Turkish Economy: May Current Account
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Turkey recorded a current account deficit of USD 5,2bn in May slightly higher than market expectations. 12 month cumulative deficit widened by USD2,1bn to USD 35,3bn.
- A temporary widening due to idiosyncratic gold imports. USD 2,1bn gold imports considerably higher to its long term average of USD 465mn.
- Core goods and services balance (ex-gold and –energy) in line with historic trends.
- Central bank reserves increased by another USD 2,4bn.
- Deficit to shrink again with help of tourism revenues in summer months.
Turkish households are notorious about their foreign exchange holdings. They tend to gauge the right timing about market reversals to switch from Liras to FX or vice versa. A similar behavior can be attributed for their gold holdings (Figure 1). Turkish households traditionally diversify among Lira deposits, FX deposits and gold in their portfolios. When gold prices hit its lowest in Lira terms gold imports rose to USD 2,1bn. Last year net gold trade recorded a surplus of USD 0,5bn. This year it turned to a deficit of USD 1,5bn causing the current account deficit to widen by USD 2,1bn.
Tourism & Outlook
Tourism revenues started to kick in. In the months of April and May number of visitors increased in double digits. Consequently tourism revenues broke the USD 1bn level. In the month of May, Turkey generated USD 1,2bn in tourism revenues matching the corresponding number of visitors (Figure 2).
Due to poor season last year tourism income fell to USD 6bn total in the summer months. In a given year that figure should have been measured at about USD 9 – 10bn. Therefore 12 month cumulative deficit has a chance to shrink again in summer months.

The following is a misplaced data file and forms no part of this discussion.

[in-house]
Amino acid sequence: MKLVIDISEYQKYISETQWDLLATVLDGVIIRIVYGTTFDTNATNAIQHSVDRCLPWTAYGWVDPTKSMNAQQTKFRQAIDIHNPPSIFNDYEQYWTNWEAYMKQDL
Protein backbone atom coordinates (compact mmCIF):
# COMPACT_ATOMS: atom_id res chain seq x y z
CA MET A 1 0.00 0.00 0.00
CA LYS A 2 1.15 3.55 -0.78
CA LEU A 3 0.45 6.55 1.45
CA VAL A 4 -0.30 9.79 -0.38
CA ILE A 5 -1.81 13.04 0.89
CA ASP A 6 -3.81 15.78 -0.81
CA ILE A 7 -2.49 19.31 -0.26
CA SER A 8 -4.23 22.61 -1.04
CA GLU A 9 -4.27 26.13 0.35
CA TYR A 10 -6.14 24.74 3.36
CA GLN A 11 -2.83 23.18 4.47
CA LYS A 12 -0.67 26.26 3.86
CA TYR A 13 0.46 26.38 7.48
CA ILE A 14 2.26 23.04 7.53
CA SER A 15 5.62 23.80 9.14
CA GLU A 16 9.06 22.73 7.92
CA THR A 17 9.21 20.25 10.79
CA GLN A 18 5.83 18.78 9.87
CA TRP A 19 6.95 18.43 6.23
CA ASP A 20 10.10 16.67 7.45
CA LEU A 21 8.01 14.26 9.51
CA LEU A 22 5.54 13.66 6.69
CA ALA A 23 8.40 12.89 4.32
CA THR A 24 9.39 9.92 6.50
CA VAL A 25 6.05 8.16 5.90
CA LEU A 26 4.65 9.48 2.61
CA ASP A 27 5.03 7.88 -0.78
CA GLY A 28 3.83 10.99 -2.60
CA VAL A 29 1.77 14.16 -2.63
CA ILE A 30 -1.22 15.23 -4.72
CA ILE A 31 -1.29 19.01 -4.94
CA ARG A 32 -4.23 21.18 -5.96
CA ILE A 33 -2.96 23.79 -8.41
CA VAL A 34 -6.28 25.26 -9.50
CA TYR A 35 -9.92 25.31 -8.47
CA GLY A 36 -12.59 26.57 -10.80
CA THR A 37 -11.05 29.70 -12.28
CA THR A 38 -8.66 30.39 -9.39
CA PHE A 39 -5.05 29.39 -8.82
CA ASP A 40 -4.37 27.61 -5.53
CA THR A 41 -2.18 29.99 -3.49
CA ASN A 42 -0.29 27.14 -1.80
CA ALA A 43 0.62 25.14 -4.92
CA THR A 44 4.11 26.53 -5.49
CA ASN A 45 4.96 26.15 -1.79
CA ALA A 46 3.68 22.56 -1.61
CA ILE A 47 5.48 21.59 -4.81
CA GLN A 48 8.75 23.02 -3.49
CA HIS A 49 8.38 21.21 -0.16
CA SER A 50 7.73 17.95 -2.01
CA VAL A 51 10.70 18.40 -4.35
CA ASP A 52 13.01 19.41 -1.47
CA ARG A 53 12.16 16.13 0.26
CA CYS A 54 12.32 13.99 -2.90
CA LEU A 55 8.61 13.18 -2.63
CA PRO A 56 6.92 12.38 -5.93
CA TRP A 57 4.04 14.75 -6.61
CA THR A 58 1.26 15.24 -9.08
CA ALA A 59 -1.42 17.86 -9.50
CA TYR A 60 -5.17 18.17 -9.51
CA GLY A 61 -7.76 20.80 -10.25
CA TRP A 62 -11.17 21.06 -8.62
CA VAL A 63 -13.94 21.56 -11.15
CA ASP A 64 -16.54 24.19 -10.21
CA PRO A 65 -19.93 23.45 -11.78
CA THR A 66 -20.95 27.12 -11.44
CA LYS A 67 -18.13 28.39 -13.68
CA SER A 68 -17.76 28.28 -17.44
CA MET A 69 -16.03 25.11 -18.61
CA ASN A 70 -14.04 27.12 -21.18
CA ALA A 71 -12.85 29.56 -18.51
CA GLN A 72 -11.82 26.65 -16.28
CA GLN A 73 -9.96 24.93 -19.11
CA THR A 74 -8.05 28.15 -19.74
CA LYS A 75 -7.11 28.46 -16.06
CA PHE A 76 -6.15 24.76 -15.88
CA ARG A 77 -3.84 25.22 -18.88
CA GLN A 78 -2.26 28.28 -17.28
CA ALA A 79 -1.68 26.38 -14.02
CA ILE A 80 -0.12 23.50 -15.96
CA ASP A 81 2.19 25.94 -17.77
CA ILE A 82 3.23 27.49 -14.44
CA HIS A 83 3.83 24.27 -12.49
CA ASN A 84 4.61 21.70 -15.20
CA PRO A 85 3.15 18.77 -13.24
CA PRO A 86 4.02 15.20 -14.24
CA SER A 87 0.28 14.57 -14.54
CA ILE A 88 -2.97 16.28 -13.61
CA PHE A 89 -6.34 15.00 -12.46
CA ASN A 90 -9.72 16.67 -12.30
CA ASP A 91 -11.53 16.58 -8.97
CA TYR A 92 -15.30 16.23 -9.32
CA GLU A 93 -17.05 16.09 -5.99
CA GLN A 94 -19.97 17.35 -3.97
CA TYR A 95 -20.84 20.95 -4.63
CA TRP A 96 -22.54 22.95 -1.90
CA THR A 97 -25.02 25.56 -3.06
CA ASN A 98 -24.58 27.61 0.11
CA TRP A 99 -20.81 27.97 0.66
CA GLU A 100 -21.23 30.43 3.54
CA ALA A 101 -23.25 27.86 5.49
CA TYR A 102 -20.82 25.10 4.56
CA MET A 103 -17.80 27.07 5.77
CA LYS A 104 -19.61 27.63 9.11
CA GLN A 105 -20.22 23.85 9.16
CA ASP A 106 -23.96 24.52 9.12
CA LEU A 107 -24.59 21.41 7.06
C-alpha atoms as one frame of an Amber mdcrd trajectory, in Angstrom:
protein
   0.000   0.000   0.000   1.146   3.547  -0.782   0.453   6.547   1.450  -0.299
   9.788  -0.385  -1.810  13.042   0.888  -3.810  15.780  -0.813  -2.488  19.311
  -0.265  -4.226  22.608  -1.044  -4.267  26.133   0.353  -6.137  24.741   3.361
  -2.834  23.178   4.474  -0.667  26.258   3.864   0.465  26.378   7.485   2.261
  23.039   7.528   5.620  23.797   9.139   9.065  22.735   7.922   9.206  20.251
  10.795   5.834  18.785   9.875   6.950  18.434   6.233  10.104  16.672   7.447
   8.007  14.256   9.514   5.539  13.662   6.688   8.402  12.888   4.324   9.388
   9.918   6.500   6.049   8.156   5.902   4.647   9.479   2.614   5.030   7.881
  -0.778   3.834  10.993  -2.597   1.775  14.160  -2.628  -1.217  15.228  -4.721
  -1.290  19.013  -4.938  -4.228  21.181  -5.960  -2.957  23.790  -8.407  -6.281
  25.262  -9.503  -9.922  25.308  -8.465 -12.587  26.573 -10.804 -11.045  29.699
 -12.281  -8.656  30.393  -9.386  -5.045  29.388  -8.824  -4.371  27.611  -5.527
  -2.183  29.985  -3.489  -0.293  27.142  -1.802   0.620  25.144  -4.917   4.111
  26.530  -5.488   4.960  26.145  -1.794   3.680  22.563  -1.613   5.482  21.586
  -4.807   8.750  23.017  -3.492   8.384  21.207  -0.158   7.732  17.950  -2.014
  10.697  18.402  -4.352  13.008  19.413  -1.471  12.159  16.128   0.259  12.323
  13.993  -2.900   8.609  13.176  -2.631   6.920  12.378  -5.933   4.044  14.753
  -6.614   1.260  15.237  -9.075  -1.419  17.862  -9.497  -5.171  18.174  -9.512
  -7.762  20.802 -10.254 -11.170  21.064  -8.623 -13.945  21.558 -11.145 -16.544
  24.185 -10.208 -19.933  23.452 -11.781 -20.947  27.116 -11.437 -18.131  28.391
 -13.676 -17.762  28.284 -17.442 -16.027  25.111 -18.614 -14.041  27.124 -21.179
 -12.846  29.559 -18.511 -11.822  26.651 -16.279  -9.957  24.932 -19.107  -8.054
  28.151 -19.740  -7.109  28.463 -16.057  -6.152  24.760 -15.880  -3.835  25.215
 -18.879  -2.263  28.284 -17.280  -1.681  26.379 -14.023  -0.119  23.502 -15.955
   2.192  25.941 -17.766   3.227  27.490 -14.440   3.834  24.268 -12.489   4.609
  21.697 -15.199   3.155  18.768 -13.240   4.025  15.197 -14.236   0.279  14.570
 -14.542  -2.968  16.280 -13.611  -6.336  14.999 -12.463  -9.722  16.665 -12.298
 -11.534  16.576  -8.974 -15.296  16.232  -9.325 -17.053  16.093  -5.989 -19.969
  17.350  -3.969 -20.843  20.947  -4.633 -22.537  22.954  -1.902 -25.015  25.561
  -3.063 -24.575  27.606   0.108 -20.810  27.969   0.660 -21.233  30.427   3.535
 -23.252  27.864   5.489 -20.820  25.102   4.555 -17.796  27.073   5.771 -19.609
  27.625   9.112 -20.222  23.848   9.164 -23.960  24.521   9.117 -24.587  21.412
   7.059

As early as in June a reversal may appear starting to correct this month’s widening. Ministry of Customs have already announced preliminary trade statistics for June. Announced deficit of about USD 6,2bn means an improvement compared to last year’s USD 6,6bn. On top of it tourism income may improve in the range of USD 0,5bn to USD 1bn.
Turkey continues to finance its deficit by longer term FDI. Portfolio flows contribute in the short term lessening the need for foreign loans, a source of external fragility (Figure 3).
12 month cumulative FDI have reached USD 7,8bn, preserving its upward trend that started eight months ago.
Portfolio flows have increased markedly with Borsa Istanbul benchmark indices hovering at all-time highs and on the back of Treasury’s heavy issuance. 12 month cumulative bond and stock inflows have reached USD 13bn accelerating by about USD 4,5bn.
Issuance of a USD 1,75bn EuroBond contributed significantly to the total investment of USD 5,4bn in Turkish fixed income securities in May.
In line with healthy long-term trends, credit related foreign financing continued to decrease in May. Banks have paid-off USD 3,2bn in foreign loans while real sector’s foreign financing has slowed down to USD 4,8bn.